Despite being set to receive approximately equal amounts of the coronavirus vaccine, Des Moines’ private parochial schools will be able to vaccinate their entire staffs while public schools in the metro area will only be able to do the same for about a tenth of their employees. Meanwhile, on-site classrooms are on the verge of doubling in size thanks to a bill signed last Friday by Governor Kim Reynolds requiring schools to offer fully in-person learning options.
Three days later, Dowling Catholic High School in West Des Moines announced that by this Friday, all of the teachers and staff it employs will be able to receive the first of two vaccine doses. The vaccines will be administered through a clinic by UnityPoint Health, the state’s largest hospital and healthcare services network.
“Our hope is that all our teachers and staff choose to be vaccinated because this is an important step in protecting the health and safety of our community,” said Dowling spokesperson Tara Nelson, who acknowledged that the clinic would not be compulsory.
“We are still in the process of determining how many employees will be receiving the vaccine,” Nelson said. “It will be available to all faculty and staff members from DCHS and the parochial schools in the Des Moines metro.” There are 17 parochial schools in the Catholic Diocese of Des Moines that employ 457 full-time and 34 part-time teachers, according to figures published on the diocese’s website.
This stands in stark contrast to the plan currently underway to vaccinate Des Moines Public Schools employees, who work for one of the state’s largest districts. According to DMPS spokesperson Philip Roeder, a clinic provided by MercyOne Iowa will be held on Saturday that’s expected to provide an initial vaccination round (followed by a second round in three weeks) for 500 employees, or just ten percent of the the school system’s 5,000 employees.
Roeder noted that approximately 150 staff members had already made arrangements on their own to be vaccinated. He also said that these clinics will be limited by the availability of the vaccine in a state whose struggles to effectively distribute it have been well publicized.
This means DMPS will be forced to drop its current hybrid learning model, which has included virtual classes to help facilitate social distancing, as a result of the new in-person requirements and bring teachers back into the classroom at a time when only a small number of them are likely to have received just their first of the two necessary vaccine doses. (The initial dose does provide some protection against COVID-19, according to current research.) Although a completely virtual learning option also remains available to parents, the district expects class sizes to double.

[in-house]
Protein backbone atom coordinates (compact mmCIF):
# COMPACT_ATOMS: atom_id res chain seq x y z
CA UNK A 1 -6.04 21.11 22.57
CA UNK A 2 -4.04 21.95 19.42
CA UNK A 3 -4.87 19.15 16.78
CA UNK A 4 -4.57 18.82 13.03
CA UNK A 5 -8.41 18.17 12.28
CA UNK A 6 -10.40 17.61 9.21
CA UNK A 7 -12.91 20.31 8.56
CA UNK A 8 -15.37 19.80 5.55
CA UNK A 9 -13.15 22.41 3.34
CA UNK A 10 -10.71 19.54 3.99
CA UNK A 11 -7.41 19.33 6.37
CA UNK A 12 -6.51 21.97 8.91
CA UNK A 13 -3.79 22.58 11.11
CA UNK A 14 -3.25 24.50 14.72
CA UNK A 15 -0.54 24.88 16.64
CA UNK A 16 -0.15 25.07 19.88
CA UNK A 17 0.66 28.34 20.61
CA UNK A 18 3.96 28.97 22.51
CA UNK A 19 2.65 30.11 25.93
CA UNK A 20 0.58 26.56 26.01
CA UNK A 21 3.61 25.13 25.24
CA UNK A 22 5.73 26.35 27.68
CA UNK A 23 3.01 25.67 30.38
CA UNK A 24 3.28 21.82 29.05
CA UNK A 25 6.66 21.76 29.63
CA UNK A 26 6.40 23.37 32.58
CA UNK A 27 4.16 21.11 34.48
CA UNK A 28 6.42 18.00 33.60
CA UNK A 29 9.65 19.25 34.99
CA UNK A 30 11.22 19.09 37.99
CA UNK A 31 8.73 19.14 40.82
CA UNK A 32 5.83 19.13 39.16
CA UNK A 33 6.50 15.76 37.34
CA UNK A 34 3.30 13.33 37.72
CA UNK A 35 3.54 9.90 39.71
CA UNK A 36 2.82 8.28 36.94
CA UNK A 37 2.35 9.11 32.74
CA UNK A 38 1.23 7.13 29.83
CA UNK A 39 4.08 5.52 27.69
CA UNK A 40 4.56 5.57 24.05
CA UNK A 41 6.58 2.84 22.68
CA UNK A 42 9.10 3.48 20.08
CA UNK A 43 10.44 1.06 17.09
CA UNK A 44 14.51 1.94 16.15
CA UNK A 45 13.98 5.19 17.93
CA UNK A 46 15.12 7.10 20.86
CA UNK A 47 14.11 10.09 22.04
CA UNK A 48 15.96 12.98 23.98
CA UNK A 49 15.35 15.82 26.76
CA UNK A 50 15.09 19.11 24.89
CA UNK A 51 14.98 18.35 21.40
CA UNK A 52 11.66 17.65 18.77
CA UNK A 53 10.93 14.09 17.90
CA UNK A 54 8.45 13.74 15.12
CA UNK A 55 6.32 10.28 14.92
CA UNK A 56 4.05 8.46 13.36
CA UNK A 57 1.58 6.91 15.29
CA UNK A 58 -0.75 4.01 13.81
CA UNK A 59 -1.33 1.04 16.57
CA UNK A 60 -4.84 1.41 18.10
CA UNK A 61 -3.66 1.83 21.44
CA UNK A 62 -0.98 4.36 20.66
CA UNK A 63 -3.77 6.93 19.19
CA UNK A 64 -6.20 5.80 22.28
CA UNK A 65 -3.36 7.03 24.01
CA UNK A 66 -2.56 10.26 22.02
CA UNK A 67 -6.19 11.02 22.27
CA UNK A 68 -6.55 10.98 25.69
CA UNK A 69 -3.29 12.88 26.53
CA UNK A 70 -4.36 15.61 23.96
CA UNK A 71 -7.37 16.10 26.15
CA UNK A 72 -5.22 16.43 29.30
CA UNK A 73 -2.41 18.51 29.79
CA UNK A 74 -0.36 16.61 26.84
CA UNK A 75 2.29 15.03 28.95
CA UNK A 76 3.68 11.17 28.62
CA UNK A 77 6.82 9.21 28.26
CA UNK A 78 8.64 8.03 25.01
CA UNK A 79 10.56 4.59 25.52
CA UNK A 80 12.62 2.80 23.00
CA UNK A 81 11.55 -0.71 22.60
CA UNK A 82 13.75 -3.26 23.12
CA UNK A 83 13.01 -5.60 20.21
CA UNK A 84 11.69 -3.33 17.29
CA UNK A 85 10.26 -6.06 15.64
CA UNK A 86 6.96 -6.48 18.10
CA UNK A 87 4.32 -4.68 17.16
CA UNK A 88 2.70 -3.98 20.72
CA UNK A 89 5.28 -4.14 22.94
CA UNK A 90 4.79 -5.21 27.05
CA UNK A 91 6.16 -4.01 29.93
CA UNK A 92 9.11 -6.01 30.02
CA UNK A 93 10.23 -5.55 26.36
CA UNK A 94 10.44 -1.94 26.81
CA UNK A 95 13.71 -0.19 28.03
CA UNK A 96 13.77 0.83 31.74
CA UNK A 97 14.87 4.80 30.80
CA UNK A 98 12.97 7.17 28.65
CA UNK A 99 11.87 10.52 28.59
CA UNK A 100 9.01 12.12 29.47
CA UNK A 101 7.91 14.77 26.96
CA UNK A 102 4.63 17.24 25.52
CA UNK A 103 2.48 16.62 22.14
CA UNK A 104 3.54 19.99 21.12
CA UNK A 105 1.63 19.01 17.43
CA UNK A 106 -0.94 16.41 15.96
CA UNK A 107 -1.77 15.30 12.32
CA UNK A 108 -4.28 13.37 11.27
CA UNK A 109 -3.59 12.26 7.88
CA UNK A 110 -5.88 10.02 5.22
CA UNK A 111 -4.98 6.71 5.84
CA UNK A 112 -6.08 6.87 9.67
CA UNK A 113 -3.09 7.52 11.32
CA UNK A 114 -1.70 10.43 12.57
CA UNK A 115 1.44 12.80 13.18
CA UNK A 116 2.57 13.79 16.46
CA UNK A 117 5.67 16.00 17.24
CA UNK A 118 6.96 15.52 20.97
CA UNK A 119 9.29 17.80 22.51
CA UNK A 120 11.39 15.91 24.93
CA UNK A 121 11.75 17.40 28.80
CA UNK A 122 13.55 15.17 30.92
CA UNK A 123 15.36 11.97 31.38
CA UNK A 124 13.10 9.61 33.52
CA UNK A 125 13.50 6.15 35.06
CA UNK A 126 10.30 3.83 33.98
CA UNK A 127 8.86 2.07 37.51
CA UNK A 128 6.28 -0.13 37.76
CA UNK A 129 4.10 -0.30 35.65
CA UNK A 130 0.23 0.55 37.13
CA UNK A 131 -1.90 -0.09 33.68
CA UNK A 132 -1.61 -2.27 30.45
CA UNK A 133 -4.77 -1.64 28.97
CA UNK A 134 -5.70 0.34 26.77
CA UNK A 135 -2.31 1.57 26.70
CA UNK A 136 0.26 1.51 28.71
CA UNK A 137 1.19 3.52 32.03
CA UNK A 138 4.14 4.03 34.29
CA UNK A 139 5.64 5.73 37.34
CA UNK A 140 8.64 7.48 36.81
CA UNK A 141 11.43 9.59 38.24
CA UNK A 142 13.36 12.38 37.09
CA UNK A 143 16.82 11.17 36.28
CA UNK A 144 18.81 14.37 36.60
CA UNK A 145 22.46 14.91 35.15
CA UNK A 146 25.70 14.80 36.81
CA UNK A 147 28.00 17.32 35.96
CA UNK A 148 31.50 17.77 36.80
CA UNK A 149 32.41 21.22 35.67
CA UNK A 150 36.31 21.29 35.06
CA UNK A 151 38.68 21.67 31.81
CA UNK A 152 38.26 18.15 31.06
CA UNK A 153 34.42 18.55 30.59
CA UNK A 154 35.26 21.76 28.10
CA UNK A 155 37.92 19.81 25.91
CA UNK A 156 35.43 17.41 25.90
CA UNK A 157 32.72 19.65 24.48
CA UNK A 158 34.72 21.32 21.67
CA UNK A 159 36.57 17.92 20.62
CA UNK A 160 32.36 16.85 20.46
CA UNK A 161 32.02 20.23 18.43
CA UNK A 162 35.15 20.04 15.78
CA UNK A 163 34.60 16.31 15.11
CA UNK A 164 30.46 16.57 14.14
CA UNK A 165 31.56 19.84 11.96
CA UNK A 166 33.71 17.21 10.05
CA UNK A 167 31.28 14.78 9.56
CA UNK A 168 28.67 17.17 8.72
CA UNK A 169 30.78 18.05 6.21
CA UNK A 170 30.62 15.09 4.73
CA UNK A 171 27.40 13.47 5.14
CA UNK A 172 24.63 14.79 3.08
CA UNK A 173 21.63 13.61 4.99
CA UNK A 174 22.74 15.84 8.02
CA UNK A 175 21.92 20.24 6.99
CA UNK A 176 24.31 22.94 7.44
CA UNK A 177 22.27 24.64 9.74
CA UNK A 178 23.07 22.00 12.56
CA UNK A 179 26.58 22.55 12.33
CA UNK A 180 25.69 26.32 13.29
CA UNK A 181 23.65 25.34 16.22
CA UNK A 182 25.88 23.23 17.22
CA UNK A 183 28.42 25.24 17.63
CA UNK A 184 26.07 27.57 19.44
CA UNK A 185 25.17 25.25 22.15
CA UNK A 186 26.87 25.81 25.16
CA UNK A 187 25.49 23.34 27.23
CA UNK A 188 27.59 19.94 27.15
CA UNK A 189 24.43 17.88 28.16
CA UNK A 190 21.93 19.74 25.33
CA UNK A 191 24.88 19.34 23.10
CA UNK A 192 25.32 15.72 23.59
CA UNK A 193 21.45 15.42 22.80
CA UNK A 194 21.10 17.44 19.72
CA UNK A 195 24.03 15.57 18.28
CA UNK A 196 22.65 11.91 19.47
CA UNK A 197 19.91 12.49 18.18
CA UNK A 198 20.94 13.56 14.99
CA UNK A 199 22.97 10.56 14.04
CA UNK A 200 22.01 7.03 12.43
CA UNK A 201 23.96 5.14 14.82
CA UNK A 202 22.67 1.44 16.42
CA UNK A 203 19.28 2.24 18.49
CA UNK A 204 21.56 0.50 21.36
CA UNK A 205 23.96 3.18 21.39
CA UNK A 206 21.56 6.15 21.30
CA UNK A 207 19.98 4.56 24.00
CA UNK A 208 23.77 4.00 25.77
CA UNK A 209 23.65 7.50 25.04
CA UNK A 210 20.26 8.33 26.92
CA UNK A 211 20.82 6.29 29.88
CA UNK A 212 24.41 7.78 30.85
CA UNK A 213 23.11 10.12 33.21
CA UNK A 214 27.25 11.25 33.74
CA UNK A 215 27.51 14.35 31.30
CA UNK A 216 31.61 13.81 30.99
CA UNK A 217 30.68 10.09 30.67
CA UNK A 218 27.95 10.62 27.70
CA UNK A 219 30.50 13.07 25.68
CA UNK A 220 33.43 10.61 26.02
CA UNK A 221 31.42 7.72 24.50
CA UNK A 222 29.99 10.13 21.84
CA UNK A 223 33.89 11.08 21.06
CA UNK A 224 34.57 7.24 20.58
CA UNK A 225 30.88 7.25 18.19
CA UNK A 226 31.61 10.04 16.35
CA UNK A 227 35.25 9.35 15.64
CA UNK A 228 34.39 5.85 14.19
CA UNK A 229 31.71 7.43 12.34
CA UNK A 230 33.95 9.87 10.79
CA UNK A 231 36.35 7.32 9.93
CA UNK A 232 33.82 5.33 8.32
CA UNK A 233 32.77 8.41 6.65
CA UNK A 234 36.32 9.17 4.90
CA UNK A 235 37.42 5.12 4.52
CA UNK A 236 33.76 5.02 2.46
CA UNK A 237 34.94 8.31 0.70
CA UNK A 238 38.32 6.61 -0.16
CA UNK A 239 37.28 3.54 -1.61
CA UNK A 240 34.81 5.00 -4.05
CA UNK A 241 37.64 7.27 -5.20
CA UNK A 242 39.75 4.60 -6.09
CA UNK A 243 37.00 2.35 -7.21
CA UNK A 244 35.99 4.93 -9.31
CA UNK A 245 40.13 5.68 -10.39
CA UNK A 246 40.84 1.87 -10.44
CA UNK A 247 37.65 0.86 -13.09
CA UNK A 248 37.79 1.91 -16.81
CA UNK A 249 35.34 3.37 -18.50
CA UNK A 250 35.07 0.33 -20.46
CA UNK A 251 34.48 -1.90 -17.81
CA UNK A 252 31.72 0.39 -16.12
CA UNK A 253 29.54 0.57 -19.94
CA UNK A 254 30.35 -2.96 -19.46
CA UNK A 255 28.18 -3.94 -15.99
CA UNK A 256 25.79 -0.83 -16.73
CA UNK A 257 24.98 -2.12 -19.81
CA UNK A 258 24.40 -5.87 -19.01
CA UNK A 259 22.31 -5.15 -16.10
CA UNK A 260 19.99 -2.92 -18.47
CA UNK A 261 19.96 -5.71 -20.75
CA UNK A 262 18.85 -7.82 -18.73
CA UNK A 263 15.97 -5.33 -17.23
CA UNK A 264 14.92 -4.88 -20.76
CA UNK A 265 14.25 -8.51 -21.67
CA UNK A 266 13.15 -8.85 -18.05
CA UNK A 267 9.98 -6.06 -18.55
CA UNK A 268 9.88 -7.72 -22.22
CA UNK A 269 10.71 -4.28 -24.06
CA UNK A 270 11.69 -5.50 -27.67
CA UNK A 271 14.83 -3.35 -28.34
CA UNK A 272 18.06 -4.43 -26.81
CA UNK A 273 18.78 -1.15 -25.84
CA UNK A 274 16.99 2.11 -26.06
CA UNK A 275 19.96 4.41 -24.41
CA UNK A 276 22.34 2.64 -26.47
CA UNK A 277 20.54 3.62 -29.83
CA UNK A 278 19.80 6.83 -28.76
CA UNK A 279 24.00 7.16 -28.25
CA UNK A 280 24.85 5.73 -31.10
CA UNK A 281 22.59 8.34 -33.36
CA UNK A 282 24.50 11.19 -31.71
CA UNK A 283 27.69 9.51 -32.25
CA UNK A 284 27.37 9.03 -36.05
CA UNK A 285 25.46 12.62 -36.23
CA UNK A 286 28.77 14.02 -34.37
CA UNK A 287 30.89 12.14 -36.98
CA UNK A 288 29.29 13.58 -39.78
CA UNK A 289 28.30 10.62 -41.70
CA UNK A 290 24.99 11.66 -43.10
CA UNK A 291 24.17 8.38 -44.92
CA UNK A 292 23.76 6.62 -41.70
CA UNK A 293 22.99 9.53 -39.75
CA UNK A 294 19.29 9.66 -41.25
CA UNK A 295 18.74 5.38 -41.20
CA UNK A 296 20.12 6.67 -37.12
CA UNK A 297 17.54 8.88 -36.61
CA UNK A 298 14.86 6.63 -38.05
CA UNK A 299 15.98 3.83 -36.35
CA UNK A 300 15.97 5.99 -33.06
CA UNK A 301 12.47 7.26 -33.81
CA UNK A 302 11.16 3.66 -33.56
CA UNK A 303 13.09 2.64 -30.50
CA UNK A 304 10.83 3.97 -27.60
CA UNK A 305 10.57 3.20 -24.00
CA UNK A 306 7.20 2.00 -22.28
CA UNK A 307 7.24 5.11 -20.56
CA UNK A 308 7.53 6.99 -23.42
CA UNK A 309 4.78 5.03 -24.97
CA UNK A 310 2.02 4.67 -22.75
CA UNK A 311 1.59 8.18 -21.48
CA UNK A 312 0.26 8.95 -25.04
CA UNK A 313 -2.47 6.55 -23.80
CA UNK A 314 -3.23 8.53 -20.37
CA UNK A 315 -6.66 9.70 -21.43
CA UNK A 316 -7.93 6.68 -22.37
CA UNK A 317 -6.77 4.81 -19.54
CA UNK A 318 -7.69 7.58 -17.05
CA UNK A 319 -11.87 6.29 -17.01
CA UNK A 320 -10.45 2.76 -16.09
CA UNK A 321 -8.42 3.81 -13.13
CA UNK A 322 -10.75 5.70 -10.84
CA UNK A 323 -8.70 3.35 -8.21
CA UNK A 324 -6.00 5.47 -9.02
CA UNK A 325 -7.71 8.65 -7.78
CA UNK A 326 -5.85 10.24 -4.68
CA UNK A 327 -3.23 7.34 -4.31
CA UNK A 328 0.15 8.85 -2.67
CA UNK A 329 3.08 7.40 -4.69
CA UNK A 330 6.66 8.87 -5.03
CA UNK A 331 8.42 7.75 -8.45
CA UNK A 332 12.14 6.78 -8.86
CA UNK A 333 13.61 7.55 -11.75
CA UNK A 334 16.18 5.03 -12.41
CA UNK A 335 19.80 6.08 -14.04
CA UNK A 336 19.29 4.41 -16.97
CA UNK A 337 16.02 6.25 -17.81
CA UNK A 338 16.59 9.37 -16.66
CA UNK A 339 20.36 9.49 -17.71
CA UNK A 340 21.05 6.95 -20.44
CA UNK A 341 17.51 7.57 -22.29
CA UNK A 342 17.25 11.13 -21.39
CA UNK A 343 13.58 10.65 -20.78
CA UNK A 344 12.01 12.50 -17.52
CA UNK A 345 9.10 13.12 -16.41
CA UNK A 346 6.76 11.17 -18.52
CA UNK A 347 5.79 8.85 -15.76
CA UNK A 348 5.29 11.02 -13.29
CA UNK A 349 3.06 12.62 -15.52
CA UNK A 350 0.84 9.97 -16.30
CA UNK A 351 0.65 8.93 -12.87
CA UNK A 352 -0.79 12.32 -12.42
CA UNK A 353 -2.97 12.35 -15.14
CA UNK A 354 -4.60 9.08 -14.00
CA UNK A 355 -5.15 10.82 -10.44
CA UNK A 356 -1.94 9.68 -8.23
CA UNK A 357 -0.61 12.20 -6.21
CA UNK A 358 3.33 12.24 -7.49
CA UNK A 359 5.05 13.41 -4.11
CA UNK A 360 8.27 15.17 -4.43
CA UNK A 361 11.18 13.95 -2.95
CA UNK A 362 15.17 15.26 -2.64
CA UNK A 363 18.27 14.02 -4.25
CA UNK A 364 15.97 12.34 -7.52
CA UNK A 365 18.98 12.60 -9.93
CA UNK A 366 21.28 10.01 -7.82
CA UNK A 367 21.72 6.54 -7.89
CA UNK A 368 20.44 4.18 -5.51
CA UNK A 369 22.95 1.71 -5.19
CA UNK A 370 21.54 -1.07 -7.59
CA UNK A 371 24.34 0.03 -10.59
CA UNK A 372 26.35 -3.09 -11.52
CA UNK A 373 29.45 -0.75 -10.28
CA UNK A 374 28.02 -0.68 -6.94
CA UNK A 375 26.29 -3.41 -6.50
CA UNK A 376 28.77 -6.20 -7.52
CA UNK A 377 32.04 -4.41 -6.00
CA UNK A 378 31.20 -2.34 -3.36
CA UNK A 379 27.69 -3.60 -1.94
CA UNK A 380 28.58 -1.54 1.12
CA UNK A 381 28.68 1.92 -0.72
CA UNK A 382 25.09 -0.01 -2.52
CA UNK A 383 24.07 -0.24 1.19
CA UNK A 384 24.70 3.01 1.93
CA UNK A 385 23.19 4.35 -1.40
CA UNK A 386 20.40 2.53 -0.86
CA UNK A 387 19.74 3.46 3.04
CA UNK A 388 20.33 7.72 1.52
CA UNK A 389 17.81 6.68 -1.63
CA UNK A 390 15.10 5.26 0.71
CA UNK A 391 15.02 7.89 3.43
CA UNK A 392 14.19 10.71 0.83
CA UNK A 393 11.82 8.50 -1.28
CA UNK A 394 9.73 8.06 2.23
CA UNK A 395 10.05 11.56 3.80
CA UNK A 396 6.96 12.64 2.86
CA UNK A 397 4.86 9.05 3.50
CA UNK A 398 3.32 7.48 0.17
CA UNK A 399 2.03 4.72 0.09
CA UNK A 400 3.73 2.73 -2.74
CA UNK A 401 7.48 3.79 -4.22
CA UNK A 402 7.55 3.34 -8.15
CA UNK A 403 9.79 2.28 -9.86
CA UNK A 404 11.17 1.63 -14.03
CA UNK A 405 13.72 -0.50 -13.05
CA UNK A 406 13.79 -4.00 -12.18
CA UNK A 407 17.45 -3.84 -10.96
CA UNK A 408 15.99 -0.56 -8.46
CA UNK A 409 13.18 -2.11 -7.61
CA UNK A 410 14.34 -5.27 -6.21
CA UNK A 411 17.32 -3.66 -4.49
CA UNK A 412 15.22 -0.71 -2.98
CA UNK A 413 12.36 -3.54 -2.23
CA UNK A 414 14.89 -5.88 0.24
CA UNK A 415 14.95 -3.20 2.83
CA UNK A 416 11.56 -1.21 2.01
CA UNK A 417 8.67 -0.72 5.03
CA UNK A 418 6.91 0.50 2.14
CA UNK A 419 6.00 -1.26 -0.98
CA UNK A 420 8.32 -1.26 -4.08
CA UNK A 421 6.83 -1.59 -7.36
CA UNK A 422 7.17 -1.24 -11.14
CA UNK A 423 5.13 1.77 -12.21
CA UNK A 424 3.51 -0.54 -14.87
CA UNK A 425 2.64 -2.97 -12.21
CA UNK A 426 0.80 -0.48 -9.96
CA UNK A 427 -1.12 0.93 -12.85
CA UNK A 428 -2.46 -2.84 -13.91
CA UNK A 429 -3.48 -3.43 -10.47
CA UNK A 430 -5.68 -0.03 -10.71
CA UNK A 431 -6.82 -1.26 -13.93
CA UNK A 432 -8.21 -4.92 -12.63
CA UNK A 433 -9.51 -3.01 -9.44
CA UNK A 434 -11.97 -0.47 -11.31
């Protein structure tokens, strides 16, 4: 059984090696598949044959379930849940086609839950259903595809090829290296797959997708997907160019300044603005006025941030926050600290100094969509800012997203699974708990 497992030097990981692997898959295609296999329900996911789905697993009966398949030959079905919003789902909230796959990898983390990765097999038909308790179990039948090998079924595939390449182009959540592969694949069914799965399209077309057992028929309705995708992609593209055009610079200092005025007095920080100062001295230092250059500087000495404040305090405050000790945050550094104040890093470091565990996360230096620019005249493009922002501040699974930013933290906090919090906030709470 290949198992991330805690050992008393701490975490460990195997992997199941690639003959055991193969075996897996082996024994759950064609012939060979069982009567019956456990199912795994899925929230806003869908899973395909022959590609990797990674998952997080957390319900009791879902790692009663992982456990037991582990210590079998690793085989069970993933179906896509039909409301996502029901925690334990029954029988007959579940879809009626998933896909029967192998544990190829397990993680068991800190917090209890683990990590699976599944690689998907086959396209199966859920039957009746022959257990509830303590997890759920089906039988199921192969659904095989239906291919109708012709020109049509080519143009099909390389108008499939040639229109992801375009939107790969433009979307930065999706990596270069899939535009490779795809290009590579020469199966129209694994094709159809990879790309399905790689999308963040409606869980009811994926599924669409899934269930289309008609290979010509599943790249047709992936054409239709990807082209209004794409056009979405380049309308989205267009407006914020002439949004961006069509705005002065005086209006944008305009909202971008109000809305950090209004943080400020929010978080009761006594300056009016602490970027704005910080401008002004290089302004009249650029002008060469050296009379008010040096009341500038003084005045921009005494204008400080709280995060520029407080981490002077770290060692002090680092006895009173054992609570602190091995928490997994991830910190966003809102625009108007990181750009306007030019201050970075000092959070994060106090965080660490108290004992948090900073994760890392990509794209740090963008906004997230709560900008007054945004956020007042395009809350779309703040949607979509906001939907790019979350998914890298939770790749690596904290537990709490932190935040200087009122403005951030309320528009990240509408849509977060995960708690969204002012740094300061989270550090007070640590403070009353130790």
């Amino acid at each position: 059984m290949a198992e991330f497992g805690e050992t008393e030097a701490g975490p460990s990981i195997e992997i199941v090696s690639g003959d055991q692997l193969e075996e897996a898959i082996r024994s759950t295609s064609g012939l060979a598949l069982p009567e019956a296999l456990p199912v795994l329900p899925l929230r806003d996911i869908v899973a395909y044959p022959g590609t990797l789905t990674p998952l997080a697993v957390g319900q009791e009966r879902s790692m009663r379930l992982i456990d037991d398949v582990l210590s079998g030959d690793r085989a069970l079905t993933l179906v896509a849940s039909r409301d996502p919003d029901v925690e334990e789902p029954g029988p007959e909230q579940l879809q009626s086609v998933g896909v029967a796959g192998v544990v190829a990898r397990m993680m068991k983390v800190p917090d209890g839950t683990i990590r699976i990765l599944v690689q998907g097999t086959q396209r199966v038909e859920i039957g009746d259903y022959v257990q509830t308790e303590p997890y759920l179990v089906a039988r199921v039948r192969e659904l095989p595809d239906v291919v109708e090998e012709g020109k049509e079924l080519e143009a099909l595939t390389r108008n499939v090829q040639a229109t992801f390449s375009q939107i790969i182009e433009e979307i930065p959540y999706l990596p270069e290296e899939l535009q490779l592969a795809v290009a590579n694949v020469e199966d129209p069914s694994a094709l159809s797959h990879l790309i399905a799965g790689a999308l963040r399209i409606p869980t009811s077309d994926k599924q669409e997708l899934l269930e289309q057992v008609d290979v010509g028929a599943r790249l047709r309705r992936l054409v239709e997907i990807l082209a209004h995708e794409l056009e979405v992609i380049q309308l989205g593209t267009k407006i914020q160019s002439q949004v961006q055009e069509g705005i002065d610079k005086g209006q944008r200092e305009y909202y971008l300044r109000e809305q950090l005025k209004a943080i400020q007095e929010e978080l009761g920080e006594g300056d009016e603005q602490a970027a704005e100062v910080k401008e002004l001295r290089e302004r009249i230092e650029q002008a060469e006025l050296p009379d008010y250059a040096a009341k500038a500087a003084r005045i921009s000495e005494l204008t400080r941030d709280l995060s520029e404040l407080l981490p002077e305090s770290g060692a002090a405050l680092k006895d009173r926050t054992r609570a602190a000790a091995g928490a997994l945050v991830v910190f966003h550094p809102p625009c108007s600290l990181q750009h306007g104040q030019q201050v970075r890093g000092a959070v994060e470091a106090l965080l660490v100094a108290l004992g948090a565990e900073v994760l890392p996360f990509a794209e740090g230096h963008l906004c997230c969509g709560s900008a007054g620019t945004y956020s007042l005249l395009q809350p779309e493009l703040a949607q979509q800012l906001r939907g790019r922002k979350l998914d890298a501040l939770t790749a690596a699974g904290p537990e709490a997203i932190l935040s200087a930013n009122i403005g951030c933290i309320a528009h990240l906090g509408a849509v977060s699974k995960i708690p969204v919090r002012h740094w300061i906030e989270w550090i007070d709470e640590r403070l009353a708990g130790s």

“With the increase in class sizes, the recommendations for social distancing will not be able to be met in classrooms,” DMPS said in a notice published on its website explaining how to navigate the new law. “It will be encouraged whenever possible, but it cannot be guaranteed or enforced throughout the school day. The same is true on school buses; face masks will be required but social distancing will not always be possible.”
Meanwhile, Dowling and the metro’s other parochial schools, which have maintained in-person learning, will have fully vaccinated staffs long before DMPS gets close to administering vaccines for even half its staff if the scheduled rates of administration hold.
Along with the compulsory in-person teaching law, the Republican-controlled state Senate also passed a bill that would establish taxpayer-funded scholarships to fund private school tuitions for students in certain public school districts. That legislation awaits approval from the Iowa House, which, like the Senate, is dominated by Republicans.
“The [Polk County] Health Department is not offering this service because we do not have the capability to do so,” spokesperson Nola Davis said. “Each location that we allocate vaccine to can administer their doses as they wish as long as they stay within the phases.”
Davis added: “The Health Department has told all schools that they are free to contact occupational health and pharmacies for on-site clinics and that the providers can use their vaccine allocations however they choose. However, vaccine supply is very limited and there is no guarantee that the providers will be able to accommodate a school’s request.”
In a statement to the Polk County Board of Supervisors regarding Dowling’s partnership with UnityPoint Health for its vaccination clinic, county health director Helen Eddy said, “Their decision to allocate those vaccines and how they use those vaccines is their decision.”
A UnityPoint spokesperson said that although Dowling is set to be fully vaccinated first, there “will be tentative dates for other school districts as vaccine supply allows.”
The West Des Moines public school district did not immediately respond to a request for comment about its vaccination plans, which are separate from those of DMPS.